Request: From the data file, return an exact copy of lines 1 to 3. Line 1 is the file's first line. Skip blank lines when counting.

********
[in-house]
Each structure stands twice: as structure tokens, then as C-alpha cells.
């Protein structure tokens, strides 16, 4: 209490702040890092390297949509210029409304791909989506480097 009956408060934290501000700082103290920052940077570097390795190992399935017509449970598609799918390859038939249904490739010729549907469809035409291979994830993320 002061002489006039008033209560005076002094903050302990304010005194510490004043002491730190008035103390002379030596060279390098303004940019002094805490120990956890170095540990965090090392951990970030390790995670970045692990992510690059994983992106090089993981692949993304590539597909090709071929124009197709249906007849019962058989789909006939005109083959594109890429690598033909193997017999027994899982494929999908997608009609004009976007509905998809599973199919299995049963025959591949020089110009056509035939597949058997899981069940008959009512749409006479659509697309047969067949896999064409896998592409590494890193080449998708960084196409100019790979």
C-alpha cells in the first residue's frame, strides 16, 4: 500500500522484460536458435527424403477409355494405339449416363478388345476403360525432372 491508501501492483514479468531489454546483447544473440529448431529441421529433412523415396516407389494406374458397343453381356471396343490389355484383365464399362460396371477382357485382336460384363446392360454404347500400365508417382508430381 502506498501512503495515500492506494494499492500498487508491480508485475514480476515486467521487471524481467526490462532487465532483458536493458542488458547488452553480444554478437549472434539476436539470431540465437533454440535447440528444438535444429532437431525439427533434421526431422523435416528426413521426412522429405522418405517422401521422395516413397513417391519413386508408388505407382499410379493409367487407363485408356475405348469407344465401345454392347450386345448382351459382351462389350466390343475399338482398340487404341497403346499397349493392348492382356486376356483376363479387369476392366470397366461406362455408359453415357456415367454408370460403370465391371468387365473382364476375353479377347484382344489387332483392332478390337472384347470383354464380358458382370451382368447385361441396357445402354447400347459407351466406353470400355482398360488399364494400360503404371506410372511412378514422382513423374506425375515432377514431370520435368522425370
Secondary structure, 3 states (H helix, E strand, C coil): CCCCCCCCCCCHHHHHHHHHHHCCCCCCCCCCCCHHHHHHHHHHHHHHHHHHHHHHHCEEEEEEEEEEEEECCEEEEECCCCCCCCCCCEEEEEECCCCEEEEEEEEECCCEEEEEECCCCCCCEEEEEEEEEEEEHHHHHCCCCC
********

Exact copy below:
[in-house]
Each structure stands twice: as structure tokens, then as C-alpha cells.
């Protein structure tokens, strides 16, 4: 209490702040890092390297949509210029409304791909989506480097 009956408060934290501000700082103290920052940077570097390795190992399935017509449970598609799918390859038939249904490739010729549907469809035409291979994830993320 002061002489006039008033209560005076002094903050302990304010005194510490004043002491730190008035103390002379030596060279390098303004940019002094805490120990956890170095540990965090090392951990970030390790995670970045692990992510690059994983992106090089993981692949993304590539597909090709071929124009197709249906007849019962058989789909006939005109083959594109890429690598033909193997017999027994899982494929999908997608009609004009976007509905998809599973199919299995049963025959591949020089110009056509035939597949058997899981069940008959009512749409006479659509697309047969067949896999064409896998592409590494890193080449998708960084196409100019790979």